Should We Label GMO Foods “Natural”?
We knew that the forces allied against GMO labeling — not just the large chemical corporations that manufacture genetically manipulated plant seeds and the products (herbicides, pesticides) associated with them, but stand-ins for the corporate food industry as well — would go on the offensive after defeating labeling initiatives in Washington State and California. Now we’re getting a clue as to the direction this movement will take.
Grist reports that the National Grocery Manufacturers Association, a group that provides name cover for corporations including Coca-Cola, ConAgra and General Mills as well as Bayer CropScience, has written the Food and Drug Administration. The letter declared the Association plans to push for use of the label “natural” on foods that contain genetically modified ingredients. The New York Times also has the story.
At the same time they’re asking for permission to label “natural” a product created in a laboratory and not in nature, the Association continues to push for “uniform legal requirements,” as the letter stated, on requirements — or lack of them — regarding GMO labeling at the Federal level. The goal is to block the results of ongoing state labeling initiatives and overturn those already passed as well as prevent future action by the states.
The effort to have the FDA issue a nation-wide ban on GMO labeling is an attempt to hide the truth. The efforts to allow food manufacturers to use the word “natural” on foods containing genetically modified products is an attempt to change it. The question becomes how much influence does the Grocery Manufactures Association and other corporate food and agribusiness have over the FDA? Enough to convince them that foods with genetically modified corn, soy, canola, sugar beets and the sugar made from any genetically manipulated crop, should be called “natural”?
We don’t think the public should be deceived. Because of past actions to water-down the definition of what is organic, and cynical efforts like this we don’t think the public much trusts labels that claim “natural” when the industry gets to decide what that is.
We here at Planet Natural are particularly sensitive to the use of the word “natural.” We carry products certified by the Organic Materials Review Institute as well as a long list of truly natural products used to keep harmful chemical pesticides and fertilizers out of our gardens. We don’t hide information, we provide background, list ingredients, and makes sure to note any cautions connected to the product. We listen to feedback. And we don’t use the word “natural” lightly. We resent it when someone, in this case the NGMA, tries to make the term meaningless. After all, it’s our name.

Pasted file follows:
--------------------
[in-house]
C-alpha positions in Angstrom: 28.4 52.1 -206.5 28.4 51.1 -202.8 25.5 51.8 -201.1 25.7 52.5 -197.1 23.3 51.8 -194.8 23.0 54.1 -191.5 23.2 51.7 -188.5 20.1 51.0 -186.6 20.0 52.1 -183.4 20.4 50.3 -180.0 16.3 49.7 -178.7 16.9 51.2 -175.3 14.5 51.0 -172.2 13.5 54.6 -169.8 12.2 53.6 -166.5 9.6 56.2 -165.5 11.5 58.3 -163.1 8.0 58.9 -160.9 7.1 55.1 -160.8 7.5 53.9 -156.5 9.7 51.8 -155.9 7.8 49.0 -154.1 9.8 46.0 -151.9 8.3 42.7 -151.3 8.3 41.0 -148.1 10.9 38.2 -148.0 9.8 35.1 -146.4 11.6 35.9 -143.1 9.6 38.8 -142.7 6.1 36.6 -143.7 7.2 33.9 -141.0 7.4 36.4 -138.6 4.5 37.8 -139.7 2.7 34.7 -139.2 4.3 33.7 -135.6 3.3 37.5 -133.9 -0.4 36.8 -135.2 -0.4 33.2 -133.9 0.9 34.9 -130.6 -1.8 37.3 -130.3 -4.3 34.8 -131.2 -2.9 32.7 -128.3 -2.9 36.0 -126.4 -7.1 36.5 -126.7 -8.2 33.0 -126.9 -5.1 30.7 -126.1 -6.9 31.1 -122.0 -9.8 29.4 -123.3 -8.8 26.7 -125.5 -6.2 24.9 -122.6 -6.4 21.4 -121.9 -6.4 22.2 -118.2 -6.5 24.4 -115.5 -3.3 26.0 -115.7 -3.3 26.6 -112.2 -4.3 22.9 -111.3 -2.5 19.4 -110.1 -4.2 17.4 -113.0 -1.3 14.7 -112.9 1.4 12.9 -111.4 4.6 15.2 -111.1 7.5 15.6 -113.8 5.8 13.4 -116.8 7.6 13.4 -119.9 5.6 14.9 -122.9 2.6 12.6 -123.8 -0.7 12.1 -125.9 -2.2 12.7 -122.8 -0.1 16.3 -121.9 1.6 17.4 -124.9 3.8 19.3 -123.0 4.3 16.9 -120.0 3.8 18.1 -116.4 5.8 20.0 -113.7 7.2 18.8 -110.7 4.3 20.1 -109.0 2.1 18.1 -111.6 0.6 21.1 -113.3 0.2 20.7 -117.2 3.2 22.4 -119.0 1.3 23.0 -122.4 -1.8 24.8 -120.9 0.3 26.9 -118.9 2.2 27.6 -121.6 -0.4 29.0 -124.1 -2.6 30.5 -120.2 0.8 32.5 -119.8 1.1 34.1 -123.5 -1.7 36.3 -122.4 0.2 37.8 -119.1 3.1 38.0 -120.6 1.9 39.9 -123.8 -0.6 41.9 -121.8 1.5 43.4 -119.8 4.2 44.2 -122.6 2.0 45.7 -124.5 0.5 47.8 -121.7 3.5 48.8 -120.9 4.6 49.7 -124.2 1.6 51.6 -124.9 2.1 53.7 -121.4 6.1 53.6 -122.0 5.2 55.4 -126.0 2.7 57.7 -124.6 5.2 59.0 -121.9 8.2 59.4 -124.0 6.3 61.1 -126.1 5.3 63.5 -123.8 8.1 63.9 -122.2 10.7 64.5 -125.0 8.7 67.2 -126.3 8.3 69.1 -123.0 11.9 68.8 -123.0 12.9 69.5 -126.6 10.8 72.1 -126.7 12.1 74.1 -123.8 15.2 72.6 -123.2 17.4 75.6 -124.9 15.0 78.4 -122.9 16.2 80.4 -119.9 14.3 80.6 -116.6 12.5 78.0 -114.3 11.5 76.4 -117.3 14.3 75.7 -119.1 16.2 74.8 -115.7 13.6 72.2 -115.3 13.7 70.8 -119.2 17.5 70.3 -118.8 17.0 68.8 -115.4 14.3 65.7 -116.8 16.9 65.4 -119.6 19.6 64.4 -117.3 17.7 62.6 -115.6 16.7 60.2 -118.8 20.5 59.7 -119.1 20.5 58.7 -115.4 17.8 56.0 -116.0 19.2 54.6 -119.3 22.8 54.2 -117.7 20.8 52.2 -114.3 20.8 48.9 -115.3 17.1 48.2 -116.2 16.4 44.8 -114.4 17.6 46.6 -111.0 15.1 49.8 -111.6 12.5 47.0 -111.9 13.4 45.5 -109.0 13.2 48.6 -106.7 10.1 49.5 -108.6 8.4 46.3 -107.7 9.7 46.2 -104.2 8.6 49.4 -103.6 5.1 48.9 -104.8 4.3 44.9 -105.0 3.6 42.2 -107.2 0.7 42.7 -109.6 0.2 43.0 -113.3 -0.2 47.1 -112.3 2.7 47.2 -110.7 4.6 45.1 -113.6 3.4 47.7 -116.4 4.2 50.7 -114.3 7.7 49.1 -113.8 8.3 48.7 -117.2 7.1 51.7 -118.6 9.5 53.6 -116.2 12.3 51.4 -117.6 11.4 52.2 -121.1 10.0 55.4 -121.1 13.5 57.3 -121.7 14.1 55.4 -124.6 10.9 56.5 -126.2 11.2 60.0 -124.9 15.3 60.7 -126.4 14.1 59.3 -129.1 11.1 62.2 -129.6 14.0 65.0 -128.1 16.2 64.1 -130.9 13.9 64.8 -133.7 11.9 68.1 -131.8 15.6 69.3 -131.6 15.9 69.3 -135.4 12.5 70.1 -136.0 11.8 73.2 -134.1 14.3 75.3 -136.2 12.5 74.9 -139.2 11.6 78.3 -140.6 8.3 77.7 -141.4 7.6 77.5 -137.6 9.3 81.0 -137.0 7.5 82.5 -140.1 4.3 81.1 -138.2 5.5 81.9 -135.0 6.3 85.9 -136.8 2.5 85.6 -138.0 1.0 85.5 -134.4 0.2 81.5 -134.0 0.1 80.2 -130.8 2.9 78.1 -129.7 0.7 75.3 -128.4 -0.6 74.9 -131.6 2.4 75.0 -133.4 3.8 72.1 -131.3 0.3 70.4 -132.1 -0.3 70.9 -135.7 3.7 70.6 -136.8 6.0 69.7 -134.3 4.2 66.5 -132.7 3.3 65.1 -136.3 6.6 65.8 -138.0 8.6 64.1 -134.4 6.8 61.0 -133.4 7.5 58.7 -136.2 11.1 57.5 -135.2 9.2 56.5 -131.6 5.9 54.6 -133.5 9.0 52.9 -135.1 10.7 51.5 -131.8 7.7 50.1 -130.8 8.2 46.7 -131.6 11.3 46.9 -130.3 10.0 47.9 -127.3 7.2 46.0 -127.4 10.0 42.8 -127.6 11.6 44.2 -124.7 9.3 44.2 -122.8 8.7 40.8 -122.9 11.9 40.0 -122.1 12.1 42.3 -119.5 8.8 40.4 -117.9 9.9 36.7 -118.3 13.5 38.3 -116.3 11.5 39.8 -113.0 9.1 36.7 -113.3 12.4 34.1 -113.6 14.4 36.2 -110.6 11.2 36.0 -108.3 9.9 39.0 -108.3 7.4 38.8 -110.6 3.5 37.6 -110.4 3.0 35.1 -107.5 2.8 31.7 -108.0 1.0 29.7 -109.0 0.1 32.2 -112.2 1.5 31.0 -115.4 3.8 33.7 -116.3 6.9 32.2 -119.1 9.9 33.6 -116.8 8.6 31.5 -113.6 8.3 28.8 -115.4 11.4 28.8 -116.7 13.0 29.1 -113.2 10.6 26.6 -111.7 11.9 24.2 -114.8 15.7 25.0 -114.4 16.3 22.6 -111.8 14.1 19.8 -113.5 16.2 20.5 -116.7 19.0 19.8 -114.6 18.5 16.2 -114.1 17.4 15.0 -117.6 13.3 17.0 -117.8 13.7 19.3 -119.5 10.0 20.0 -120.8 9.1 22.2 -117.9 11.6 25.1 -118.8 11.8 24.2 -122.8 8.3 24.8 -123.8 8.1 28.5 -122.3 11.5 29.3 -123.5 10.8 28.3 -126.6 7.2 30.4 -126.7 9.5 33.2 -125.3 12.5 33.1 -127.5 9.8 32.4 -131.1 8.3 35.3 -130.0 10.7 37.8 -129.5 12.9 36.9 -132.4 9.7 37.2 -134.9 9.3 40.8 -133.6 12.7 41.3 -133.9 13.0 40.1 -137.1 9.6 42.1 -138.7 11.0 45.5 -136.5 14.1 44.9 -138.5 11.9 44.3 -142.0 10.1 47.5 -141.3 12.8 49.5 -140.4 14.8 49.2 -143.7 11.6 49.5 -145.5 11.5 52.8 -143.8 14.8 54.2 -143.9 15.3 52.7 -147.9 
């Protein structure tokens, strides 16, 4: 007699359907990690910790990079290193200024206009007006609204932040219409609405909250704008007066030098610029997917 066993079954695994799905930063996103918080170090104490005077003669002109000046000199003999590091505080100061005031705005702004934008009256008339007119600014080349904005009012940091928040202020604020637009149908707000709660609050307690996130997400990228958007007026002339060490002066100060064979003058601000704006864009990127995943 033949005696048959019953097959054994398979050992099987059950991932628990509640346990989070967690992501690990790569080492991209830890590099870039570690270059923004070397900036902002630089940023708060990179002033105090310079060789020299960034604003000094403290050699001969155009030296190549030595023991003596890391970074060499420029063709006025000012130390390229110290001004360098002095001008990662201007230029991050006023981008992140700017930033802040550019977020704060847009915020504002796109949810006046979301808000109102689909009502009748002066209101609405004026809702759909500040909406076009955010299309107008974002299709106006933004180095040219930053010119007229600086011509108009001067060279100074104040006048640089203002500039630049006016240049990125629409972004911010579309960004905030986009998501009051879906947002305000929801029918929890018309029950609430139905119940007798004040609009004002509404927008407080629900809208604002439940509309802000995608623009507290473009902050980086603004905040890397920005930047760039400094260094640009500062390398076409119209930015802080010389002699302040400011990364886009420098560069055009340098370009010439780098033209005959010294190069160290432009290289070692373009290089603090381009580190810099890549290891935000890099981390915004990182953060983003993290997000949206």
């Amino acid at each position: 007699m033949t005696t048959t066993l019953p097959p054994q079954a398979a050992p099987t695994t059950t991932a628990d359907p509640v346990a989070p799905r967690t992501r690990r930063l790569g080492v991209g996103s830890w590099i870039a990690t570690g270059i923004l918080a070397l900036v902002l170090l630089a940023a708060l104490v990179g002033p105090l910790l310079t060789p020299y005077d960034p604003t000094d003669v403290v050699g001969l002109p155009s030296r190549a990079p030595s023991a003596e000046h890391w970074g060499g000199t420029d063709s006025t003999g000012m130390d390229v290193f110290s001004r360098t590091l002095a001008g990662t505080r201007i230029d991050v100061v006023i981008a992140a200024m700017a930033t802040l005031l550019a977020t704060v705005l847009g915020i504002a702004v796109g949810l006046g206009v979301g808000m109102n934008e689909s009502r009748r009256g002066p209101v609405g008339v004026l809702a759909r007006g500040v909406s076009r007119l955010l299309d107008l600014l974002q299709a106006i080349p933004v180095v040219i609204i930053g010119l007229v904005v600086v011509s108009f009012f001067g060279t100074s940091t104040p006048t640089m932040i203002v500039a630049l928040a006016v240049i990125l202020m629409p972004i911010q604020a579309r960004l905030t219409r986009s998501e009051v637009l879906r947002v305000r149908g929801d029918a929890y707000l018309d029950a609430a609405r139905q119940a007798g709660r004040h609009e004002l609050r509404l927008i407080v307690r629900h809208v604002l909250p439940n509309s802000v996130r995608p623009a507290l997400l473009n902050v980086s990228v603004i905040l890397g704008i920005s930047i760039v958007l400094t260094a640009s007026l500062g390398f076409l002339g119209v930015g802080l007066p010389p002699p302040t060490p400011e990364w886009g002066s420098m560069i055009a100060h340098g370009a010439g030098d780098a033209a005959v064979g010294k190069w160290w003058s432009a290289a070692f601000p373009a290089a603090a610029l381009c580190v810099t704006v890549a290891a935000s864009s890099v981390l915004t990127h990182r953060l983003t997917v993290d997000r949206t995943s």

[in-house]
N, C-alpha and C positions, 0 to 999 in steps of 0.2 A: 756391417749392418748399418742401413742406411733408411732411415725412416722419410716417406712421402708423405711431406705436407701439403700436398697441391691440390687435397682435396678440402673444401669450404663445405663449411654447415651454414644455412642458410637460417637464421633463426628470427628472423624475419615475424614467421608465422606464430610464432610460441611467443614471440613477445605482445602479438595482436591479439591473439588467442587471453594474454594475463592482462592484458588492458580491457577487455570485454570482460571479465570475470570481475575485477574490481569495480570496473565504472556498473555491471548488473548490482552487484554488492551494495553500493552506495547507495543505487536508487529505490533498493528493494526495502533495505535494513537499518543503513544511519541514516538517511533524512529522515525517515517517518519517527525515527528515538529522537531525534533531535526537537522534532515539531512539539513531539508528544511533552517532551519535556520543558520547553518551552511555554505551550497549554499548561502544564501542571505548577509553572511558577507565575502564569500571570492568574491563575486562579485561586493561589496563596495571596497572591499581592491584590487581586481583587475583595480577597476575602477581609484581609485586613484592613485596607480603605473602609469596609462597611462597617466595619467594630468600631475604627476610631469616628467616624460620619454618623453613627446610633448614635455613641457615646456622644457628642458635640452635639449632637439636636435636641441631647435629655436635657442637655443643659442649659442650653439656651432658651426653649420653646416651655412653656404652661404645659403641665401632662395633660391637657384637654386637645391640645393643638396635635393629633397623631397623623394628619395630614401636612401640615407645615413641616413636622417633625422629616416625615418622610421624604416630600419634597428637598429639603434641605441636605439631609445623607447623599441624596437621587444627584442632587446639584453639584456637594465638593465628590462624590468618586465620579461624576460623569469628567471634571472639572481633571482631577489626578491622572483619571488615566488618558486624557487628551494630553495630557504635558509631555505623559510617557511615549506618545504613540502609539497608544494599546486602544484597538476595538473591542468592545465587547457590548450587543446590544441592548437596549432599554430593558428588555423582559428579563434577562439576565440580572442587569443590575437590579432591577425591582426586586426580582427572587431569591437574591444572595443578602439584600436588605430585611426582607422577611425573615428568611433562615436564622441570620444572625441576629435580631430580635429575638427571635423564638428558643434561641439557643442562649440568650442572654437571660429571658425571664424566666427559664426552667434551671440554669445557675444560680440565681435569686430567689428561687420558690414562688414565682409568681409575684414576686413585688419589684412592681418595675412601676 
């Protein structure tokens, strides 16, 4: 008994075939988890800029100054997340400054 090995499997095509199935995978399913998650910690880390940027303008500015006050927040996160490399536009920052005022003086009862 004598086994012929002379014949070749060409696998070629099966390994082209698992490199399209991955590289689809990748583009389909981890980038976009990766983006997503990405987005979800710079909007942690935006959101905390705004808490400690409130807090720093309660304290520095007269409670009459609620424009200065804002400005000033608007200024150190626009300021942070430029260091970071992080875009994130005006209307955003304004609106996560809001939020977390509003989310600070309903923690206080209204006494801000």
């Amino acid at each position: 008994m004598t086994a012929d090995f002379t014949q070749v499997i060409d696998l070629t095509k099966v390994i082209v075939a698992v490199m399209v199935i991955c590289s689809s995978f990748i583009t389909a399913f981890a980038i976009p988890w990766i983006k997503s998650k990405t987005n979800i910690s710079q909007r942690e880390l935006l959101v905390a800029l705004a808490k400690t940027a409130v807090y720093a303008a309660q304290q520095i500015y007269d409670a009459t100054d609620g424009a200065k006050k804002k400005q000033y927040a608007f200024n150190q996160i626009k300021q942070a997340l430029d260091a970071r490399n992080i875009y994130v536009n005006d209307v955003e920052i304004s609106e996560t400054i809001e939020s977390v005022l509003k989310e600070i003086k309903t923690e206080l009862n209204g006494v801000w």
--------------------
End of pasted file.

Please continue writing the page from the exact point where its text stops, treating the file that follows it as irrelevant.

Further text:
Colin O’Neil of The Center For Food Safety reminded the FDA in a press release that it’s their policy that food labels “can’t be false or misleading.” O’Neil and The Center say there’s nothing natural about genetic engineering and asks why the Grocers Manufacturing Association wants the FDA “to create a special exemption for them. We urge you to click over and read the full release. But in a way it seems absurd that we’re wasting time with people who want to basically argue that bad is good. Could it be their blinded by greed?
We’ll climb off the soap box now after encouraging you to write your representatives and the FDA that we oppose the “natural” label for products with GMOs. We all should keep paying attention to this.
—Bee collapse update: We forgot to mention an important point in our recent post on bee collapse disorder. The chemicals Bayer and others push on beekeepers, especially commercial keepers, to spray in their hives to control varroa mite might make their way into your honey. A New Mexico beekeeper told us that the chemicals are deemed safe because of their sparing use. But those chemicals collect in the hives, specifically in the bees wax. At a certain point they begin to harm the bees even as they encourage resistance among the mites.
This keeper, who admitted that varroa mites are present in New Mexico but not the problem as they are in moister climates. He also said he does treat his hives occasionally if needed, but with oxalic acid, a naturally occurring compound that’s found in spinach and other leafy greens.
We’ve always felt that honey was a pure and natural product. The news that commercial honeys may possibly contain trace amounts of chemical pesticide bothers us. It’s another argument for seeking out local beekeepers and sources of honey. You can talk to them and ask them if they treat their hives and how. Best bet? Your organic farmer who keeps bees.